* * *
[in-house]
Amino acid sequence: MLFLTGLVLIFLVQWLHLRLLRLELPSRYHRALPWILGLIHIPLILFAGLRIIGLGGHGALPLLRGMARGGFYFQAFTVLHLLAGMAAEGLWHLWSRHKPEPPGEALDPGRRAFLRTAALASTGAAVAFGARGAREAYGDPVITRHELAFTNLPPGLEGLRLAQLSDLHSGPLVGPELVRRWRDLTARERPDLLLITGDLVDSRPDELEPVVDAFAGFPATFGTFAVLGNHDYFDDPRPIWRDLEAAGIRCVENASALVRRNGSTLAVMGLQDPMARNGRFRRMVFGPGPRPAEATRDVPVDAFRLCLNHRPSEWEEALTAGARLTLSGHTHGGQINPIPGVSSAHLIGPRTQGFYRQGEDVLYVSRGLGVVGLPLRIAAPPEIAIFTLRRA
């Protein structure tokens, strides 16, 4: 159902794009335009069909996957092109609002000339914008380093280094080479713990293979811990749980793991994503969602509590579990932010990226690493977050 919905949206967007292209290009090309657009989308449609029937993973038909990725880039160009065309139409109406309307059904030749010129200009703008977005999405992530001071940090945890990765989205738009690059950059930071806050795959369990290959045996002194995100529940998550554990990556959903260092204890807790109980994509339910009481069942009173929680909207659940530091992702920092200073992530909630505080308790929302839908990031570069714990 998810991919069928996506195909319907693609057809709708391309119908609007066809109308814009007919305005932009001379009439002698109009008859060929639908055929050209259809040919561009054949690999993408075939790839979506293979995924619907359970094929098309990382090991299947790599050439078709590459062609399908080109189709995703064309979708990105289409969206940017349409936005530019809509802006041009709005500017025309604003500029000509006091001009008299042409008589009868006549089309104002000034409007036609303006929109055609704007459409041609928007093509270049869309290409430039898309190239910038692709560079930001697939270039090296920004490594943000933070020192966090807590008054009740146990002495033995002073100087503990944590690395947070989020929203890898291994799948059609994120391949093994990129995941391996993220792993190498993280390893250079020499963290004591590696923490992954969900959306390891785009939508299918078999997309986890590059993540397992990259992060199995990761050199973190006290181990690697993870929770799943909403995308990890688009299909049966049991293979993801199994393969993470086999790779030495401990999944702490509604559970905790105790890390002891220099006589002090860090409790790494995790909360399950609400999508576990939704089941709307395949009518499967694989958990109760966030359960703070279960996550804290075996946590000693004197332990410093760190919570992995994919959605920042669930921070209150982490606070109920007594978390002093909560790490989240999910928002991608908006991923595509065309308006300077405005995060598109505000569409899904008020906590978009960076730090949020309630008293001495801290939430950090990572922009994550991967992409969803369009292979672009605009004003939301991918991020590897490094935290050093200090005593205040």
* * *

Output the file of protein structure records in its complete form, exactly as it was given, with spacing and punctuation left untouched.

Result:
[in-house]
Amino acid sequence: MLFLTGLVLIFLVQWLHLRLLRLELPSRYHRALPWILGLIHIPLILFAGLRIIGLGGHGALPLLRGMARGGFYFQAFTVLHLLAGMAAEGLWHLWSRHKPEPPGEALDPGRRAFLRTAALASTGAAVAFGARGAREAYGDPVITRHELAFTNLPPGLEGLRLAQLSDLHSGPLVGPELVRRWRDLTARERPDLLLITGDLVDSRPDELEPVVDAFAGFPATFGTFAVLGNHDYFDDPRPIWRDLEAAGIRCVENASALVRRNGSTLAVMGLQDPMARNGRFRRMVFGPGPRPAEATRDVPVDAFRLCLNHRPSEWEEALTAGARLTLSGHTHGGQINPIPGVSSAHLIGPRTQGFYRQGEDVLYVSRGLGVVGLPLRIAAPPEIAIFTLRRA
């Protein structure tokens, strides 16, 4: 159902794009335009069909996957092109609002000339914008380093280094080479713990293979811990749980793991994503969602509590579990932010990226690493977050 919905949206967007292209290009090309657009989308449609029937993973038909990725880039160009065309139409109406309307059904030749010129200009703008977005999405992530001071940090945890990765989205738009690059950059930071806050795959369990290959045996002194995100529940998550554990990556959903260092204890807790109980994509339910009481069942009173929680909207659940530091992702920092200073992530909630505080308790929302839908990031570069714990 998810991919069928996506195909319907693609057809709708391309119908609007066809109308814009007919305005932009001379009439002698109009008859060929639908055929050209259809040919561009054949690999993408075939790839979506293979995924619907359970094929098309990382090991299947790599050439078709590459062609399908080109189709995703064309979708990105289409969206940017349409936005530019809509802006041009709005500017025309604003500029000509006091001009008299042409008589009868006549089309104002000034409007036609303006929109055609704007459409041609928007093509270049869309290409430039898309190239910038692709560079930001697939270039090296920004490594943000933070020192966090807590008054009740146990002495033995002073100087503990944590690395947070989020929203890898291994799948059609994120391949093994990129995941391996993220792993190498993280390893250079020499963290004591590696923490992954969900959306390891785009939508299918078999997309986890590059993540397992990259992060199995990761050199973190006290181990690697993870929770799943909403995308990890688009299909049966049991293979993801199994393969993470086999790779030495401990999944702490509604559970905790105790890390002891220099006589002090860090409790790494995790909360399950609400999508576990939704089941709307395949009518499967694989958990109760966030359960703070279960996550804290075996946590000693004197332990410093760190919570992995994919959605920042669930921070209150982490606070109920007594978390002093909560790490989240999910928002991608908006991923595509065309308006300077405005995060598109505000569409899904008020906590978009960076730090949020309630008293001495801290939430950090990572922009994550991967992409969803369009292979672009605009004003939301991918991020590897490094935290050093200090005593205040």